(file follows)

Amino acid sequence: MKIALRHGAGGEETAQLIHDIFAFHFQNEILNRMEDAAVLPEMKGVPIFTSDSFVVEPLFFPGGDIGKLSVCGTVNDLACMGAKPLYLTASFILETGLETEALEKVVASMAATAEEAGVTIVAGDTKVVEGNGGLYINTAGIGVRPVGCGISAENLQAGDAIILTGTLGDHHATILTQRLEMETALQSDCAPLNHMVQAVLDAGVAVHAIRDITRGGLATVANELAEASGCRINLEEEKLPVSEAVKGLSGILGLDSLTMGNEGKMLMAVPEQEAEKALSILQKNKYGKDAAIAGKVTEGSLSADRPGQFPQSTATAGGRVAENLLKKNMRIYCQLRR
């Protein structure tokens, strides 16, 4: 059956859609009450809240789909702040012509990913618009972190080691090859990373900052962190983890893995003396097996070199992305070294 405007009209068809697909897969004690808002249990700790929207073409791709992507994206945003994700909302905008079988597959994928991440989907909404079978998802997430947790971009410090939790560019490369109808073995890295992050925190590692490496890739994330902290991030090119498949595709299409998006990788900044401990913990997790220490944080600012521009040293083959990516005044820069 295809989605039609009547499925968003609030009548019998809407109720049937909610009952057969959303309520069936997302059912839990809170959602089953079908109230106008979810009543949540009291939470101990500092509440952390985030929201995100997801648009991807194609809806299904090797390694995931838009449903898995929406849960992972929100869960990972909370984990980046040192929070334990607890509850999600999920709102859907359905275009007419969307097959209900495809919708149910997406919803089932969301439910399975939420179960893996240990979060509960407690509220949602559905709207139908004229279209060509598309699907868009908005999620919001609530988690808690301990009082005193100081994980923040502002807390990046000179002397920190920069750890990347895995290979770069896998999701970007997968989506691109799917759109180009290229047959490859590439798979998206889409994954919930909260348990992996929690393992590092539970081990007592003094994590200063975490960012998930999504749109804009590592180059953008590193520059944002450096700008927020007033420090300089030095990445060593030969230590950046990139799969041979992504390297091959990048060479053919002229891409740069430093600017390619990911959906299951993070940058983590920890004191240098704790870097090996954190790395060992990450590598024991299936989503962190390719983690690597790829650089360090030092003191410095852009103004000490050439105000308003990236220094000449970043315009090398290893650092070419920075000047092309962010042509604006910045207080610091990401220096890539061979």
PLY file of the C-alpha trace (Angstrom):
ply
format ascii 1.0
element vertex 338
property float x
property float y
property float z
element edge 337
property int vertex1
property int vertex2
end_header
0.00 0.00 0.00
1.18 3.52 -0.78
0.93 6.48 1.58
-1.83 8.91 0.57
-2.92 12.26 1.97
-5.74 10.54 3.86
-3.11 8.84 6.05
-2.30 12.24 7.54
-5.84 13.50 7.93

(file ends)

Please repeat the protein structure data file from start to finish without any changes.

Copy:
Amino acid sequence: MKIALRHGAGGEETAQLIHDIFAFHFQNEILNRMEDAAVLPEMKGVPIFTSDSFVVEPLFFPGGDIGKLSVCGTVNDLACMGAKPLYLTASFILETGLETEALEKVVASMAATAEEAGVTIVAGDTKVVEGNGGLYINTAGIGVRPVGCGISAENLQAGDAIILTGTLGDHHATILTQRLEMETALQSDCAPLNHMVQAVLDAGVAVHAIRDITRGGLATVANELAEASGCRINLEEEKLPVSEAVKGLSGILGLDSLTMGNEGKMLMAVPEQEAEKALSILQKNKYGKDAAIAGKVTEGSLSADRPGQFPQSTATAGGRVAENLLKKNMRIYCQLRR
């Protein structure tokens, strides 16, 4: 059956859609009450809240789909702040012509990913618009972190080691090859990373900052962190983890893995003396097996070199992305070294 405007009209068809697909897969004690808002249990700790929207073409791709992507994206945003994700909302905008079988597959994928991440989907909404079978998802997430947790971009410090939790560019490369109808073995890295992050925190590692490496890739994330902290991030090119498949595709299409998006990788900044401990913990997790220490944080600012521009040293083959990516005044820069 295809989605039609009547499925968003609030009548019998809407109720049937909610009952057969959303309520069936997302059912839990809170959602089953079908109230106008979810009543949540009291939470101990500092509440952390985030929201995100997801648009991807194609809806299904090797390694995931838009449903898995929406849960992972929100869960990972909370984990980046040192929070334990607890509850999600999920709102859907359905275009007419969307097959209900495809919708149910997406919803089932969301439910399975939420179960893996240990979060509960407690509220949602559905709207139908004229279209060509598309699907868009908005999620919001609530988690808690301990009082005193100081994980923040502002807390990046000179002397920190920069750890990347895995290979770069896998999701970007997968989506691109799917759109180009290229047959490859590439798979998206889409994954919930909260348990992996929690393992590092539970081990007592003094994590200063975490960012998930999504749109804009590592180059953008590193520059944002450096700008927020007033420090300089030095990445060593030969230590950046990139799969041979992504390297091959990048060479053919002229891409740069430093600017390619990911959906299951993070940058983590920890004191240098704790870097090996954190790395060992990450590598024991299936989503962190390719983690690597790829650089360090030092003191410095852009103004000490050439105000308003990236220094000449970043315009090398290893650092070419920075000047092309962010042509604006910045207080610091990401220096890539061979």
PLY file of the C-alpha trace (Angstrom):
ply
format ascii 1.0
element vertex 338
property float x
property float y
property float z
element edge 337
property int vertex1
property int vertex2
end_header
0.00 0.00 0.00
1.18 3.52 -0.78
0.93 6.48 1.58
-1.83 8.91 0.57
-2.92 12.26 1.97
-5.74 10.54 3.86
-3.11 8.84 6.05
-2.30 12.24 7.54
-5.84 13.50 7.93